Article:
Yes, Quinn Sullivan has packed a lot of extraordinary experience into the span of his decade-long career and that’s even more remarkable when you consider that he only turned 17 this spring. Midnight Highway, produced by multiple GRAMMY® winner Tom Hambridge who also does double duty as Quinn’s studio and road drummer. The album is yet another milestone in a pursuit that has seen Quinn jamming with kids music combo Toe Jam Puppet Band at the age of three, appearing on network television (Ellen, performing a Beatles-inspired version of “Twist and Shout”) when he was six and, at eight, being taken under the wing of blues legend Buddy Guy whose protégé he remains to this day.
He’ll be with Guy for the Glasgow concert that is followed by a string of dates in England, his third Montreux Jazz Festival appearance (this time on a bill with ZZ Top), plus performances in Zurich, Paris, Rotterdam, Perugia and then back to the states in July for performances in his native New England, New York, Pennsylvania, Delaware and New Jersey. It’s another action-filled summer for Quinn whose youth belies his professionalism.
The fact of Quinn’s age and his enduring relationship with Buddy Guy is certainly notable but so, too, is his total dedication to his craft. “I wanted to see how far we could get musically on this album,” he commented from his family’s home in New Bedford, Mass. “I had a lot more creative input in this one and was more active in writing so it’s something of a mixture. I didn’t want to completely break away from the blues, that’ll always be my home ground, but I just wanted to stretch out.”
As his voice has changed since the last album, Quinn has been honing his vocal chops. “Mastering the vocals is the result of a lot of playing and touring and I went to a vocal coach who was very helpful in making my voice stronger. I’ll admit I hit an awkward stage with my voice when it was changing a few years ago but now things have evened out and I know both my limits and capabilities. I like the way things have worked out so far.”
Quinn confides, “My major goal now as an artist is to get into songwriting more” and he’s well on his way to achieving that with the new album for which he had a hand in writing three of the stand-out tracks, “Eyes For You”, “Lifting Off” and “Going.” One of the other songs that Quinn tackled is George Harrison’s “While My Guitar Gently Weeps.” While Quinn will forever be rooted in the blues, his love of the Beatles is truly transcendent so every effort was made to replicate the Harrison classic as faithfully as possible. Producer Hambridge remarked, “We really tried to make it sound like it was off the White Album so we researched everything about the track, where the mike placement should be, how to get the organ to sound like the original. Quinn is a Beatle nut so, of course, he really loved that.“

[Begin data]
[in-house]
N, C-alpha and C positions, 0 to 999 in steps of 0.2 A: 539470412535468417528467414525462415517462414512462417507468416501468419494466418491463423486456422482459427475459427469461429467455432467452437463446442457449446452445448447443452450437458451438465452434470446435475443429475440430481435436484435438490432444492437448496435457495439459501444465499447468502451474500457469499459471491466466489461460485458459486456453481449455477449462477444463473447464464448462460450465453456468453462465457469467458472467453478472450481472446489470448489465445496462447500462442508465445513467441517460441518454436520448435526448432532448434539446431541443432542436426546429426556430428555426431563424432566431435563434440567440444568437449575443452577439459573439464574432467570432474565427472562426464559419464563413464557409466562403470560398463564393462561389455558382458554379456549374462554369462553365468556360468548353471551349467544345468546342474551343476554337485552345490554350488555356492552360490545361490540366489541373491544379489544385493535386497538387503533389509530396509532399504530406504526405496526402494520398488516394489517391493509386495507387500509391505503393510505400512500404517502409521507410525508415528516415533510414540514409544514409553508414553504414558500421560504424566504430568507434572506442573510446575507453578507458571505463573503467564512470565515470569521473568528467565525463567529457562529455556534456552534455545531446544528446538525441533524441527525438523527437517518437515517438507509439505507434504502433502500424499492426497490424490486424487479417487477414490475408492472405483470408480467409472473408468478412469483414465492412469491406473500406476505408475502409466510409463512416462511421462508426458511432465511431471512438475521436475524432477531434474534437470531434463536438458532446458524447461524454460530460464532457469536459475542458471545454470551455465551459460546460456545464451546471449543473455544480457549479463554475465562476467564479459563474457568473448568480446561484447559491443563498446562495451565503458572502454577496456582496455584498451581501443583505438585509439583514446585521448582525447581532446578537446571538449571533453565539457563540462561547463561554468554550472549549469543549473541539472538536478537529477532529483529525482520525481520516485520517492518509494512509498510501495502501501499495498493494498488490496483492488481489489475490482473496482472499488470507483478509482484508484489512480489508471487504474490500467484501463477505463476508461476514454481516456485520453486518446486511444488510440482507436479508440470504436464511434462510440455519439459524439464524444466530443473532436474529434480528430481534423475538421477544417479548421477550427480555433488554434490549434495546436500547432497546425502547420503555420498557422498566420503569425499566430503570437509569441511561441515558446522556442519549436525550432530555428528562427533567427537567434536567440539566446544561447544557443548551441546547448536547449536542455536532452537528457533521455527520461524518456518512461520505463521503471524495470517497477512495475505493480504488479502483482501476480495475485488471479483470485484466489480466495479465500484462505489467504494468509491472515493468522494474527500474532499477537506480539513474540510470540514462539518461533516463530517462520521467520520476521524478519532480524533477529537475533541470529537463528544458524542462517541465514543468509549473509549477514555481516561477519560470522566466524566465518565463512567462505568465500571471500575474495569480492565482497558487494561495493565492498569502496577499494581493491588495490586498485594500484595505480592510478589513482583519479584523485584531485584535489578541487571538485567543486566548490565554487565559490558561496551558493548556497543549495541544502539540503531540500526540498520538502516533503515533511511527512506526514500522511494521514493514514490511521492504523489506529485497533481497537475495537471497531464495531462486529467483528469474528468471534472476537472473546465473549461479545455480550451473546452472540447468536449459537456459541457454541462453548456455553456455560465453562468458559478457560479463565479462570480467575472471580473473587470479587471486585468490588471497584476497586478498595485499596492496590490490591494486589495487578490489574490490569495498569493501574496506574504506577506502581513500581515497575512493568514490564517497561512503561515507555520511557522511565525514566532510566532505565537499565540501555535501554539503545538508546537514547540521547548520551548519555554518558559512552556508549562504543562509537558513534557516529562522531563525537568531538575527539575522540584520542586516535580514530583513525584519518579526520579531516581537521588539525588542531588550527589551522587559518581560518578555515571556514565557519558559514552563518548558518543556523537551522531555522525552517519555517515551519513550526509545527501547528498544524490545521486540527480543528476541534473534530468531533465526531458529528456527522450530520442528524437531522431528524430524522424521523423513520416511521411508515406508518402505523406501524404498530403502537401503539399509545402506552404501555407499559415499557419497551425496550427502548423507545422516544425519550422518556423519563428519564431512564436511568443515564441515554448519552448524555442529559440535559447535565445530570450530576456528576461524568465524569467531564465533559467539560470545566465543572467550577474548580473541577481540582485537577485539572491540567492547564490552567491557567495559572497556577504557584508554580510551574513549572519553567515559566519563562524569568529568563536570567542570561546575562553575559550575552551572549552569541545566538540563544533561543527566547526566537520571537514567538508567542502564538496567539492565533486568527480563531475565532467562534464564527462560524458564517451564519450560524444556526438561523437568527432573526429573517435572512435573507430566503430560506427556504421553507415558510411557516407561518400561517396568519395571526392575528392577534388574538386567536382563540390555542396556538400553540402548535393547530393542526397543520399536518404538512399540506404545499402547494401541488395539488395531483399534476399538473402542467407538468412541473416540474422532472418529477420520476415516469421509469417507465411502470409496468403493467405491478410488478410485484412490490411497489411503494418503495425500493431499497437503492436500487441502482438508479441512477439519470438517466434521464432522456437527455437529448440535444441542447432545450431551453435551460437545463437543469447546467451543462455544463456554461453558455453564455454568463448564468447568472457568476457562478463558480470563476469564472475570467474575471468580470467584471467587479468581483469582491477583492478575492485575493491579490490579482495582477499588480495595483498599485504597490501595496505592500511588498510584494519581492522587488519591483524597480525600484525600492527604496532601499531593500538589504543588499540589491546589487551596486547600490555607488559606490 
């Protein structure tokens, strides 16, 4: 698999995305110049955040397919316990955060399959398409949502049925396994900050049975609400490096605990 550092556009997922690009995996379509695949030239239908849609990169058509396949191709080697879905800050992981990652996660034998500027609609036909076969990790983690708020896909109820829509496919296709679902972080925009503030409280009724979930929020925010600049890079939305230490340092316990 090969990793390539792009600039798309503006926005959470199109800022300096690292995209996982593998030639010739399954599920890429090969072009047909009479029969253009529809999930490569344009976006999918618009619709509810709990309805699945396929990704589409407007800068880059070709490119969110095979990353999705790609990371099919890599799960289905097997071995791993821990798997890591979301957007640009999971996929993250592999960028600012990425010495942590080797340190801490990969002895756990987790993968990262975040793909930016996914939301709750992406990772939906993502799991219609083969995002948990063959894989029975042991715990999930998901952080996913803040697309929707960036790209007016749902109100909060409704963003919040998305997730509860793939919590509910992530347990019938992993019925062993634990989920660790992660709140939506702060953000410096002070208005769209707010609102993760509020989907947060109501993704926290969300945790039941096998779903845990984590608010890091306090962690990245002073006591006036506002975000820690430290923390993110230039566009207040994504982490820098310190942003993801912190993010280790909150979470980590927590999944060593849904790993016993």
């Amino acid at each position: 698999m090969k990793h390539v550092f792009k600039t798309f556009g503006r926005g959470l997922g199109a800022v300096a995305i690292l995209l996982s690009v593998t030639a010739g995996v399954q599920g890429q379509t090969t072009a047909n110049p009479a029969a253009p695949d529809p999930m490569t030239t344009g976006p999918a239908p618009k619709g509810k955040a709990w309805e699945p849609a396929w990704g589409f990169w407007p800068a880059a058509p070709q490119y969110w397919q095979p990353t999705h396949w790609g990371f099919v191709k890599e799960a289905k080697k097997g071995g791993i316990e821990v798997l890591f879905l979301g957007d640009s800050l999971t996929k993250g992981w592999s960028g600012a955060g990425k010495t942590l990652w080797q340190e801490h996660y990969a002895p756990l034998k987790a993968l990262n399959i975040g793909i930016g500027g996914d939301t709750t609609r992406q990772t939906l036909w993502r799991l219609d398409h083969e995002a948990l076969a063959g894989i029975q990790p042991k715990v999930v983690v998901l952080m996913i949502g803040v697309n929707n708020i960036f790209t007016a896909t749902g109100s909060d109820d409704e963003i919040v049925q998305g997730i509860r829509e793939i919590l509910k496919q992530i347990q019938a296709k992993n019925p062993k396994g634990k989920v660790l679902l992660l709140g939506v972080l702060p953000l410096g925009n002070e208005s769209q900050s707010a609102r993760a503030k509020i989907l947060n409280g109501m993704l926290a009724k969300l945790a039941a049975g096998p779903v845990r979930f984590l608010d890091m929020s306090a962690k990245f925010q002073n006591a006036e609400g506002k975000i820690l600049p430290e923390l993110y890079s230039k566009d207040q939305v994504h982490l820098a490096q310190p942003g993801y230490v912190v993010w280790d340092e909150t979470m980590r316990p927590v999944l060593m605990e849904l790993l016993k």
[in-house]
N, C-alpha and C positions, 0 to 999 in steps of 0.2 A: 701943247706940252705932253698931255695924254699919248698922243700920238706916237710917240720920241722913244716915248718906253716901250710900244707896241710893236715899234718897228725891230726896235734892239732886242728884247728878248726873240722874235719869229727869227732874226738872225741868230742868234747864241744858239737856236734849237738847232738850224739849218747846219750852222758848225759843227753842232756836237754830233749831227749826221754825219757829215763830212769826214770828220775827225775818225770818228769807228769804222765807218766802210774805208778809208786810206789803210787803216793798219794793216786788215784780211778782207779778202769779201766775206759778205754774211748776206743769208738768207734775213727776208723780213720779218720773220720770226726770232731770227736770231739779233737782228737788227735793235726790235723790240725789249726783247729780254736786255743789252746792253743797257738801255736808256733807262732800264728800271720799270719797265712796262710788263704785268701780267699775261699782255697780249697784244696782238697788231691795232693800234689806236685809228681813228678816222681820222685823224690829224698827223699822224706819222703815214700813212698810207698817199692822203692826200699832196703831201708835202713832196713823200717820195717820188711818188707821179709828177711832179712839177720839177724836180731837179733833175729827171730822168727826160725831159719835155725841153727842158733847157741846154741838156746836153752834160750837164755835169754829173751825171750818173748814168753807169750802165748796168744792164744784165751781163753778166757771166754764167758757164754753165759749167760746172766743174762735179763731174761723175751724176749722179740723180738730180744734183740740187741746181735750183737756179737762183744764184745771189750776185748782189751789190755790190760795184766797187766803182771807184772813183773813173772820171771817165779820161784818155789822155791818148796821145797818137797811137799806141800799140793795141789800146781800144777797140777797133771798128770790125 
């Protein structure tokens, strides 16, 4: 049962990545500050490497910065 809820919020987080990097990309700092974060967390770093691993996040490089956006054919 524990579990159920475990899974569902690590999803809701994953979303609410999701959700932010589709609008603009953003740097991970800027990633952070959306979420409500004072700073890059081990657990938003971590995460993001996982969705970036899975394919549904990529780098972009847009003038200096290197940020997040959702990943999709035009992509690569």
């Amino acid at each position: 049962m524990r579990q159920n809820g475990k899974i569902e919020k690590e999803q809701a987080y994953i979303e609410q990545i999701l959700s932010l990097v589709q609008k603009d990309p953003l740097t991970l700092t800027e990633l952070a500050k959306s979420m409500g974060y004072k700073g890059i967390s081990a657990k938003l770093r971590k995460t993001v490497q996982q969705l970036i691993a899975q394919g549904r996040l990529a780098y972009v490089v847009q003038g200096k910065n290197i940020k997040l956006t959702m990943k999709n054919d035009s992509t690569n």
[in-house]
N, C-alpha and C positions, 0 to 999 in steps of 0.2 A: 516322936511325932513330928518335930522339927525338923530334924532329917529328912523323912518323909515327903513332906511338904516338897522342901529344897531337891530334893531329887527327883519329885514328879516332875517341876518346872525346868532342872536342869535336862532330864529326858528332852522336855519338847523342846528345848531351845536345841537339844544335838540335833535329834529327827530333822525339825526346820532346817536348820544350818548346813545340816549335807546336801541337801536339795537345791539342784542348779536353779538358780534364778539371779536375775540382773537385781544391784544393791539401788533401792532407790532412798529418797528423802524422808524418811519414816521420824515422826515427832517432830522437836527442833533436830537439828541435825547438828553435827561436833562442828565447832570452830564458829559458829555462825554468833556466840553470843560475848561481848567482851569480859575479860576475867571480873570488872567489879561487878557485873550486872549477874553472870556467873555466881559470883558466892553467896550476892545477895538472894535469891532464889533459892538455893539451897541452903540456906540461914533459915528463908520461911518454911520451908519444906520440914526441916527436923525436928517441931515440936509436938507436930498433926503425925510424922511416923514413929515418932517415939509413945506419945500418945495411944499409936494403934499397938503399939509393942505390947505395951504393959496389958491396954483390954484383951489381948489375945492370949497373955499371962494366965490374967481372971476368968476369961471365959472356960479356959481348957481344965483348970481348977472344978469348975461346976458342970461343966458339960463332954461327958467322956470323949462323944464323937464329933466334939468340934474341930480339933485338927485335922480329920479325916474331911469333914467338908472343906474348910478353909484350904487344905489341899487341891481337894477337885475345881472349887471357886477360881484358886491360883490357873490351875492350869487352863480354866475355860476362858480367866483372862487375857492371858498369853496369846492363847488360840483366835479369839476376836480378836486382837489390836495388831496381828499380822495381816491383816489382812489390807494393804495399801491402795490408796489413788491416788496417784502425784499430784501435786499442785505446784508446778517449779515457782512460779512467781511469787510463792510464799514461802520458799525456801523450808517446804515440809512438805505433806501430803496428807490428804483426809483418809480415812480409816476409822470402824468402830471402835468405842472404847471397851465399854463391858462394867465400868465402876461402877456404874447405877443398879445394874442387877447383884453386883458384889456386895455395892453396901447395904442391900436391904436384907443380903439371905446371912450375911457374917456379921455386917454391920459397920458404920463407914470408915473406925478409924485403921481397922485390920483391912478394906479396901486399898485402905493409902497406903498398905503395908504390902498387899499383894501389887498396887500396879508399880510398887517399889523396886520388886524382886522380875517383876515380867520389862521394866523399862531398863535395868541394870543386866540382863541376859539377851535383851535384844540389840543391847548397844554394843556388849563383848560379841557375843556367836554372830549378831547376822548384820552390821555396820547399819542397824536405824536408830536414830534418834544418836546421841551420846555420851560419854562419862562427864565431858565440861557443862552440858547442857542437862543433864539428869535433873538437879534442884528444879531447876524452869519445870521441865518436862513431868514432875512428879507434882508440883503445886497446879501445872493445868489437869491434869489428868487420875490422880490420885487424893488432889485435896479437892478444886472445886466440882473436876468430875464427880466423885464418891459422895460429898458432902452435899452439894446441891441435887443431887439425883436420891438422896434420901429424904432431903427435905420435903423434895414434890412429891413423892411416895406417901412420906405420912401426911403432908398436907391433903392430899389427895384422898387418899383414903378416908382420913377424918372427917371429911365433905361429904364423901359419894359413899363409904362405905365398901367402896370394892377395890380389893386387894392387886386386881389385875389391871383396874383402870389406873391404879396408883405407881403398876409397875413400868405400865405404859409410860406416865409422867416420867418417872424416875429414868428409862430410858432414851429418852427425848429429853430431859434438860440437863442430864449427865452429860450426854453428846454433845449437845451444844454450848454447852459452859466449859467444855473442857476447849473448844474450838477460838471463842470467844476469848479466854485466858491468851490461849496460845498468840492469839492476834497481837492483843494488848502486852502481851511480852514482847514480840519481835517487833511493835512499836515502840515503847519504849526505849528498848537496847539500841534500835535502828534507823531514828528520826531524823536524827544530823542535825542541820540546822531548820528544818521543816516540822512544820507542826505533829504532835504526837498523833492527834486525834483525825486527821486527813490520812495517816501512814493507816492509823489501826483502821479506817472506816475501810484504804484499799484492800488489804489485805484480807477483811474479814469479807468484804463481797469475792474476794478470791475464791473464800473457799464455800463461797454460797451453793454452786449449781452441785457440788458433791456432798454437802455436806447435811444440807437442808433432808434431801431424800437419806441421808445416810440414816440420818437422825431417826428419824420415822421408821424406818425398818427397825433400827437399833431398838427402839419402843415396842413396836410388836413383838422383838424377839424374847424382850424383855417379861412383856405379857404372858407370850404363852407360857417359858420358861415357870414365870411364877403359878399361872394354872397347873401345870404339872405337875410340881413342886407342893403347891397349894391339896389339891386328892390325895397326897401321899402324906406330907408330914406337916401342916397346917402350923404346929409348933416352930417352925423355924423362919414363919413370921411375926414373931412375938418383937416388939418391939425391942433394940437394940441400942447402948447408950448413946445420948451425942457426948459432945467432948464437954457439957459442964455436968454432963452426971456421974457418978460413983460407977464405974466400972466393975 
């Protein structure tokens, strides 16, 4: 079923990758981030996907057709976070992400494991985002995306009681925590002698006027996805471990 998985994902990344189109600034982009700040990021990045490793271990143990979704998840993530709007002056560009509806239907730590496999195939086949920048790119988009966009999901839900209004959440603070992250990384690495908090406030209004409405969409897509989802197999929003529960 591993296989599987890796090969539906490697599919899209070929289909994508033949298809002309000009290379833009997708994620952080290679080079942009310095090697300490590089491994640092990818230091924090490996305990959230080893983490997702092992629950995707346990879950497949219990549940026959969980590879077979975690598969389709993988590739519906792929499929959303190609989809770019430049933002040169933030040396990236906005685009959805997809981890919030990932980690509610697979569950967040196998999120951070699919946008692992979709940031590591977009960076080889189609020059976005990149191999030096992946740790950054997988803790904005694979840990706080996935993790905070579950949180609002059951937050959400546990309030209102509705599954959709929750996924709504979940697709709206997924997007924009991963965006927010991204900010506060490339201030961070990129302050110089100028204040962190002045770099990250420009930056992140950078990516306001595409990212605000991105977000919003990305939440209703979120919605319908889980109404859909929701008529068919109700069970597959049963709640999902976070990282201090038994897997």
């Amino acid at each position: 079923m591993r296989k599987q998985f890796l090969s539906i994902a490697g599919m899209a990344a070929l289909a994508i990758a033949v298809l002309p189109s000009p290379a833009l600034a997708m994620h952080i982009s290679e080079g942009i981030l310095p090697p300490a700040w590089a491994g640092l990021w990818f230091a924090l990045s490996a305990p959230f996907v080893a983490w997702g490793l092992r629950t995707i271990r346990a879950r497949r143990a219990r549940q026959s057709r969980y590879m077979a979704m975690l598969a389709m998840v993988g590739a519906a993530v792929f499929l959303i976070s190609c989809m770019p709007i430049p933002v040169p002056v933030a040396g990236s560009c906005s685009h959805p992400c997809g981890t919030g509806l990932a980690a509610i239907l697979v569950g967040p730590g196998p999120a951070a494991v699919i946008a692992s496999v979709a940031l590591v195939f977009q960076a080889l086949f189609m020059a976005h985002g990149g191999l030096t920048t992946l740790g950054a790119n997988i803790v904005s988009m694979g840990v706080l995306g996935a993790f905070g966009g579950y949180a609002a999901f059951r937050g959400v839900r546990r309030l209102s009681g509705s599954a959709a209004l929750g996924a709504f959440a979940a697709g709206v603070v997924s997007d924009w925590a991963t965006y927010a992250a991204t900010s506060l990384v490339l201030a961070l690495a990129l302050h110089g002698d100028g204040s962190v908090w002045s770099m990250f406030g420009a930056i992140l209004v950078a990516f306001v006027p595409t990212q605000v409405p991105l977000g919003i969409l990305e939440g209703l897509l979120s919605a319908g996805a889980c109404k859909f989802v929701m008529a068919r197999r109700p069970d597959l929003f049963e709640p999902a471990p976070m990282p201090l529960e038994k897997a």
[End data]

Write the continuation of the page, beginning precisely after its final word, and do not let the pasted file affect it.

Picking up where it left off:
The album was recorded primarily at Nashville’s prestigious Blackbird Studio with Quinn’s backing band including many of the same players who have recorded on the Buddy Guy albums that Hambridge has produced. These include bassist Michael Rhodes, guitarist Rob McNelley as well as Reese Wynans on keyboards, the latter a veteran of Stevie Ray Vaughan’s Double Trouble. Producer/drummer Hambridge notes, “Quinn was anxious to make an album the way I make those Buddy Guy albums and he did, in fact, tear it up. Quinn felt the mojo and he ‘brought it’ in a big way.”
As a young child, Quinn was brought to numerous festivals and concerts by his music-loving parents. He was the guitar-toting toddler in the audience who would strum along with what was happening on stage. Through videos, the child became enamored of Buddy Guy so his dutiful dad made arrangements for him to meet his idol when Guy came to New Bedford. Backstage, before the show, he asked Buddy to autograph his guitar which, of course, he did — but on condition that the boy play it for him. That led to Buddy calling Quinn onstage to join him during his set and an unlikely, though solid bond was then formed between the great Chicago bluesman and the eager youngster from Massachusetts.
Tom Hambridge calls Quinn “a sponge who soaks up everything that’s around him,” adding, “he’s listening all the time and he just so happens to be around great artists. Every time he plays it’s a little deeper. Buddy Guy is, of course, his mentor so he channels Buddy’s over-the-top reckless abandon.” That’s completely understandable as Buddy has, more than once, advised Quinn, “Go for it; make them remember you.”
Off stage, Quinn Sullivan well aware of the unique opportunity he’s been afforded and is focused on music as an ongoing pursuit. He contrasts his circumstance with that of most of his contemporaries: “They’re struggling to come up with what they’re going to do when they’re out of school but I’ve decided this is what I’m going to be doing for the rest of my life “
His hope is “to make a splash” with Midnight Highway. “This one I really want to be taken seriously,” says the very poised and purposeful young musician. That’s our intention as well.